Nizar Farsakh
Bitterlemons (Blog)
July 7, 2011 - 12:00am

In 2005, the Quartet appointed James Wolfensohn, former head of the World Bank, as special envoy for the Gaza disengagement. His job was to get the parties to cooperate in the withdrawal process, as well as to revive the Palestinian economy post-withdrawal by harnessing the Quartet's resources, both financial and political. In my opinion, his case is illustrative of the conditions for effective mediation and their demise.

The Israeli government's decision to withdraw from the Gaza Strip presented the players in the region with a challenge. If managed well, it could jump start the stalled (if not dead) peace process. The example of Israel actually dismantling settlements and rolling back the occupation coupled with improved mobility and economic conditions for Palestinians would dispel many perceptions of the immutability of certain key facts about the conflict. Conversely, if the withdrawal was mismanaged, it would consolidate the rhetoric of despair and disillusionment over the revival of peace talks, let alone achieving peace. Therefore, there was a rare alignment of interests where all the parties--the Palestinians, Israelis, and international community--had an interest in an improved situation in Gaza or ensuring stability at the very least. This put Wolfensohn in a good place. People wanted him to succeed in facilitating an agreement and he used that to his advantage.

He had open channels with all the parties and had their respect and confidence in his integrity. He went about managing the process as a project with set targets, timelines, roles and responsibilities divided among the different stakeholders. More importantly, he diligently held people accountable to their part of the work. Every meeting would start with each party reporting on where they were in implementing what they had committed to in the previous meeting and would end with what was expected of each party by the next meeting. When there were sticking points, Wolfensohn would disaggregate the technical from the political, try to resolve whatever he could of those issues in that meeting and take what's left to the appropriate channels. If the problem was technical, he would look for experts and/or resources that could fix it by tapping into the reservoirs of the Quartet members or even his own networks in the World Bank and elsewhere. The fact that he had the full backing of the Quartet members meant that he could get them to weigh in when the parties were stuck on a political issue.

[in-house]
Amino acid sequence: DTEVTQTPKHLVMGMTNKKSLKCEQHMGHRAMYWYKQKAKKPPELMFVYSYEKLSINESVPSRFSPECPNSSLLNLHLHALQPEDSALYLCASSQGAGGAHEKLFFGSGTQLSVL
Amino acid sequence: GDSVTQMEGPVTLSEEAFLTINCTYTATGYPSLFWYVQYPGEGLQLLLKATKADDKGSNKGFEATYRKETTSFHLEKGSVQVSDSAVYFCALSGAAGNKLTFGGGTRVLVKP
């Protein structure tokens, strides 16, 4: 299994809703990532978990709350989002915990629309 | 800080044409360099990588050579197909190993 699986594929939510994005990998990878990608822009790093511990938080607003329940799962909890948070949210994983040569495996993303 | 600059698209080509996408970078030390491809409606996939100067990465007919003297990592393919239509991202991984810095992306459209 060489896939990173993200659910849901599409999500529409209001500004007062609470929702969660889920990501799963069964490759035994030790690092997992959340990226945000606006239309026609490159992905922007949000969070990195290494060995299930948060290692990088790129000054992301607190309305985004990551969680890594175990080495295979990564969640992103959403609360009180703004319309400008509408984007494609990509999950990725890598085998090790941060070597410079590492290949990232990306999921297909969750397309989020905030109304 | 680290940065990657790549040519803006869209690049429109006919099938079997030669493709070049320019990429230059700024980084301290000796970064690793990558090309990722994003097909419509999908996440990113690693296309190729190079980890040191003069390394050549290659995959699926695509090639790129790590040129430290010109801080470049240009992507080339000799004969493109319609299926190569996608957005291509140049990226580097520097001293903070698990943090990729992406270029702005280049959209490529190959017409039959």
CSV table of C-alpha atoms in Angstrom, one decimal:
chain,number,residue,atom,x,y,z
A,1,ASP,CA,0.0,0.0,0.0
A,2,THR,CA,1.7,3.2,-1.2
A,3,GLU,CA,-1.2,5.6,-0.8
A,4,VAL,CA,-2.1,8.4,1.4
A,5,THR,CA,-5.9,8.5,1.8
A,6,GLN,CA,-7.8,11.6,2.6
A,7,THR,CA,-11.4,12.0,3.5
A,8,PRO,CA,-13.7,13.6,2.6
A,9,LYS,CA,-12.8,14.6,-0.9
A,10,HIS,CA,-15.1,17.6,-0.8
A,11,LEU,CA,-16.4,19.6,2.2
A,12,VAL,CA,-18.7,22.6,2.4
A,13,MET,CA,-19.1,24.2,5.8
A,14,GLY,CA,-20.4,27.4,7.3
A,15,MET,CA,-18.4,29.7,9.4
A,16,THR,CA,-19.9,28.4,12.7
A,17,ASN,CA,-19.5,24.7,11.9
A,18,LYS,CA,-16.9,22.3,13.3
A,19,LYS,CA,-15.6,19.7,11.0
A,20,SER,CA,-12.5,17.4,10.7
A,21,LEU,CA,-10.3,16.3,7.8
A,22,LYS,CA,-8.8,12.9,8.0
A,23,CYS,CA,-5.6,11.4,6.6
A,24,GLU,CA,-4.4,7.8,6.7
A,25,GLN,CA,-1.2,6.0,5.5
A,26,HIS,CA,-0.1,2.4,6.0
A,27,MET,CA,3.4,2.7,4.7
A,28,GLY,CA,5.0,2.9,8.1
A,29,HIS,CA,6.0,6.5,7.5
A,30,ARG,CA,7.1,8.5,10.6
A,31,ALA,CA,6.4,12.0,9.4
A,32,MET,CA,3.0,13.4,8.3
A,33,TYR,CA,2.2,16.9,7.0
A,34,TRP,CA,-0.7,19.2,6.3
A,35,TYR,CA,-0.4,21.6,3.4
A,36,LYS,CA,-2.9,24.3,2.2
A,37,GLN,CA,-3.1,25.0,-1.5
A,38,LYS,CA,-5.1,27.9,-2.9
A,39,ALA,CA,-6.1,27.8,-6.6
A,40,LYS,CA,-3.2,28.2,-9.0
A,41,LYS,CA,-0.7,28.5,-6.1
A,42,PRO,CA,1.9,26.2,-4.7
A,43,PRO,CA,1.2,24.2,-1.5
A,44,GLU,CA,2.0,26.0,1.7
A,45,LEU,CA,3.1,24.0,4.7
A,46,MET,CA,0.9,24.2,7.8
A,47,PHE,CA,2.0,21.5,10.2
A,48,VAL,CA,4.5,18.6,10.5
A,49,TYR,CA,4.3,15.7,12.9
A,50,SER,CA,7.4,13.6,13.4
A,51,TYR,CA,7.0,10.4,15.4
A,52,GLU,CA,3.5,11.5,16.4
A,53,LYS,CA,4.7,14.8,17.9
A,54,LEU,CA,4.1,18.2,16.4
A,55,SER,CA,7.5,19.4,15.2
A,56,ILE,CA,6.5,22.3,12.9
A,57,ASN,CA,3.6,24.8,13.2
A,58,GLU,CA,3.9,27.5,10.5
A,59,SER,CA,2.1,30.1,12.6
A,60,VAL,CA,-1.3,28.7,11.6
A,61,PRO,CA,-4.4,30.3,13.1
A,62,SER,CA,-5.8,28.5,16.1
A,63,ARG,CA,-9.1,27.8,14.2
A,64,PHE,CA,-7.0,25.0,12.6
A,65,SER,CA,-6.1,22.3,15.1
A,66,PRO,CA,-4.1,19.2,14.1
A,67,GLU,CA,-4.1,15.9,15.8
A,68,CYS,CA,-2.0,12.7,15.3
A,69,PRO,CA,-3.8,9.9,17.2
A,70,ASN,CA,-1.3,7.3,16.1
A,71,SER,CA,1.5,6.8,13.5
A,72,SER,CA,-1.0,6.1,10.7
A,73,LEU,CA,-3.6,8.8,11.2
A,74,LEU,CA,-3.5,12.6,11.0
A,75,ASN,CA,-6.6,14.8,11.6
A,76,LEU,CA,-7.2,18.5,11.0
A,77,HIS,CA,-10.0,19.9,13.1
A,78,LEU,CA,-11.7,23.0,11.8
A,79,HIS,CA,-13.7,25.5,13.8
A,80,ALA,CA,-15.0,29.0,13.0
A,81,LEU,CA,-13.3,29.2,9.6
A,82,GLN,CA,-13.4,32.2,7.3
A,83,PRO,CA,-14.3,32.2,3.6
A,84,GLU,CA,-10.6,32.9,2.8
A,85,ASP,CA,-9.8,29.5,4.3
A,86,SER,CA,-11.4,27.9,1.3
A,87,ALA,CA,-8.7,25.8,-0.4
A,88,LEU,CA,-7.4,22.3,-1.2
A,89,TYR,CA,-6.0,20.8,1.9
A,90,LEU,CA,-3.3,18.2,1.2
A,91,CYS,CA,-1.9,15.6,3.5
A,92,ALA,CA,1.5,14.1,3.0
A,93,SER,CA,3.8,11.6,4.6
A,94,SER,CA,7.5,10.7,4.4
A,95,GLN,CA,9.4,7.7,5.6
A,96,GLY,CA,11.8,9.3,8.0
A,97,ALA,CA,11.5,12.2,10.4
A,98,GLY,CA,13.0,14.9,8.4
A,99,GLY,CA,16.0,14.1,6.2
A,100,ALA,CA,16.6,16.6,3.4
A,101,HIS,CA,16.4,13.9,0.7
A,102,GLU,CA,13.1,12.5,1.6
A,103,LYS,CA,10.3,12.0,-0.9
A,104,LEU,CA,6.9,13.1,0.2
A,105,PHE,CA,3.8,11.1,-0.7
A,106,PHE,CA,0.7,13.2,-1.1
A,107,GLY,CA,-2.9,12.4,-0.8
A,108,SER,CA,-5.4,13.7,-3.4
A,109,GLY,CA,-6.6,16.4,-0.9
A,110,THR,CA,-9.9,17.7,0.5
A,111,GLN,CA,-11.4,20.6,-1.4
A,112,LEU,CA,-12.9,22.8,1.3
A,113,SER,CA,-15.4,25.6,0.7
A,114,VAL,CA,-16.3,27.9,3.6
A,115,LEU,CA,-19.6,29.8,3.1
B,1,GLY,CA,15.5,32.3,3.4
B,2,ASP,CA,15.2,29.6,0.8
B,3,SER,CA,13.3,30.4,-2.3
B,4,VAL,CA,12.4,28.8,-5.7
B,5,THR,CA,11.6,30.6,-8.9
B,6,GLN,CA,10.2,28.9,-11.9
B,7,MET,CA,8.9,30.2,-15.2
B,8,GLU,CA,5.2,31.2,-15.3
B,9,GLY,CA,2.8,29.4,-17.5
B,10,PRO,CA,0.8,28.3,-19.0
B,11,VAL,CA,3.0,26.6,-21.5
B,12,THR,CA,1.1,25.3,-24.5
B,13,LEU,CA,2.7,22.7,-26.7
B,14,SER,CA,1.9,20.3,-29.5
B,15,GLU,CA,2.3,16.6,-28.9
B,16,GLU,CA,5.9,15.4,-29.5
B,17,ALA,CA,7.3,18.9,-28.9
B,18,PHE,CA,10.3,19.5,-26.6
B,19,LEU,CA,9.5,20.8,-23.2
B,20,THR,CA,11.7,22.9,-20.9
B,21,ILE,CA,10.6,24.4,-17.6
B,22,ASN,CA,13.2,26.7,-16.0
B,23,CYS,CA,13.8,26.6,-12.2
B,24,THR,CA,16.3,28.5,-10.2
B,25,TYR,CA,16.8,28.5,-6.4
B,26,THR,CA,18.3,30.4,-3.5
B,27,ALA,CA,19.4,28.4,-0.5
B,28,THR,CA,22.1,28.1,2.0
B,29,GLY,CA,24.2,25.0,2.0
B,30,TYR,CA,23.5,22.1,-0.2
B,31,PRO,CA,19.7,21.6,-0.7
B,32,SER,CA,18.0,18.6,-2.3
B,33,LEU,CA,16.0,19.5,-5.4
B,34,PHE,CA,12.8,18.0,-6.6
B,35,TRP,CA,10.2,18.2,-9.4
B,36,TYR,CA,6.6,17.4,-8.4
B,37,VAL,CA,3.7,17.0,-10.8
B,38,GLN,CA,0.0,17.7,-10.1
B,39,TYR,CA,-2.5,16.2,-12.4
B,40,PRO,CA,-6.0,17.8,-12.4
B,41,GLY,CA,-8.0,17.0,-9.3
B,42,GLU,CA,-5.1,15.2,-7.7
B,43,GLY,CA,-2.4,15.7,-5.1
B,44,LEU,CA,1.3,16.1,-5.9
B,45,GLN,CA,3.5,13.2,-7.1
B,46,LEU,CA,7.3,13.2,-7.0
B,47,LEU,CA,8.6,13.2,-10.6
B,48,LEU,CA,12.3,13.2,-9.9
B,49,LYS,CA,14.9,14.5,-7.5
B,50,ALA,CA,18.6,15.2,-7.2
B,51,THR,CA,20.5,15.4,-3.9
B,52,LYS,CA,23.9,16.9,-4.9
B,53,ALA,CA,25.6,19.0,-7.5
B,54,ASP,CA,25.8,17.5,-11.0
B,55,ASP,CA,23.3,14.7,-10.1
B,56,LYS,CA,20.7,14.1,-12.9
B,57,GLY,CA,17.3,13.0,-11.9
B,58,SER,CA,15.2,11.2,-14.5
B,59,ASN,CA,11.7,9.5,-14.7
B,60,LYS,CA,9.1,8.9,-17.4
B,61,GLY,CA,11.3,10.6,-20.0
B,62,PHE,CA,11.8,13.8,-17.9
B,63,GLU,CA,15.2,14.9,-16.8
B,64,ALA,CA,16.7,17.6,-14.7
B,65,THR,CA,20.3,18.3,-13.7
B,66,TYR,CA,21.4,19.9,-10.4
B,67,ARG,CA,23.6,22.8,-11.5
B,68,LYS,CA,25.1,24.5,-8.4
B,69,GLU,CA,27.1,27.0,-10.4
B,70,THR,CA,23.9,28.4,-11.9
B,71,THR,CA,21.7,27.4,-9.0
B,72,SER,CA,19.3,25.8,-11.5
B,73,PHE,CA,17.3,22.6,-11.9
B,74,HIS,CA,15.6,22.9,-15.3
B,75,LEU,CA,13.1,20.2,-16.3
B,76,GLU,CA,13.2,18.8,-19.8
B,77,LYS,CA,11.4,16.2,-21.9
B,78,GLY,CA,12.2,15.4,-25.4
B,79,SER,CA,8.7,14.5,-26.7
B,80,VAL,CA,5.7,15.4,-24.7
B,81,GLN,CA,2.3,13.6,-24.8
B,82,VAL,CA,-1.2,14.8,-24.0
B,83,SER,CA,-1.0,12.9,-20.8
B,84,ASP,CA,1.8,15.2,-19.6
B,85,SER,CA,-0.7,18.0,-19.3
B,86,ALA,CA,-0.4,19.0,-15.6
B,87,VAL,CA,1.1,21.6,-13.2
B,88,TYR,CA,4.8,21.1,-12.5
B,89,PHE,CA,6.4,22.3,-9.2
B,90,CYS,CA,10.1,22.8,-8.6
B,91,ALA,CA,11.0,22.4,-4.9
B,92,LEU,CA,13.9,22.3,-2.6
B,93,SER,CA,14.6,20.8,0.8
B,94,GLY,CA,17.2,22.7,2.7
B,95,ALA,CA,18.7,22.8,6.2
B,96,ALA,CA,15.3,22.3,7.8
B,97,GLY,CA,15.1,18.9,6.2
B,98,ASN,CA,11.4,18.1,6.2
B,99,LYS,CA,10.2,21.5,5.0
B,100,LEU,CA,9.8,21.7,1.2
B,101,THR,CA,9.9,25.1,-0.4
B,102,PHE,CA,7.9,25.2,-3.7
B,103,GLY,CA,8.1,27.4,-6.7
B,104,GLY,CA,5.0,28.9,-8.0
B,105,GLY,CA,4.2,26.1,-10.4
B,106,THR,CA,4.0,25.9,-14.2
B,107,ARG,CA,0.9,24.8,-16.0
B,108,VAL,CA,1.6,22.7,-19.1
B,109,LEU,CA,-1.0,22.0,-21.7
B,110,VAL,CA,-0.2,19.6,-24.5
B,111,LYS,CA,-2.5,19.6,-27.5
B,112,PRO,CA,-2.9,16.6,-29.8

This factor, I believe, was critical in making the Agreement on Movement and Access in November 2005 possible. His positions and demands carried the necessary political weight to get all players paying attention and seriously considering the consequences of failing to follow through on their commitments. For the Israeli government, however, its main focus was carrying out the withdrawal as smoothly as possible. Therefore, once this was done in September, Israel's incentives changed, which in turn changed the environment Wolfensohn operated in. The American secretary of state took over the mediation and it was she, not Wolfensohn, who finalized the AMA while he was sidelined. From that point on, interests diverged and the consensus around getting an agreement morphed into a debate on the extent to which it was important, if at all, to pursue its implementation.

While many were critical of the Agreement on Movement and Access, it still was, on paper at least, far better than the original plan the Israeli government had drafted for the withdrawal and its aftermath. For example, the original plan drafted by the Israeli government was to close the Rafah crossing completely and channel the movement of all goods and people through the Israeli Kerem Shalom military base. The agreement reduced that to only letting imports go through Kerem Shalom and for one year only. Wolfensohn was able to get to that point because he was well-respected, transparent, unbiased, and relentless in following up all sticking issues. More importantly, he had effective political backing by the critical players that empowered him to bring that weight to bear in the negotiating room. Once that was withdrawn, all his laudable qualities as a mediator could not make up for the lack of political will by the relevant actors.


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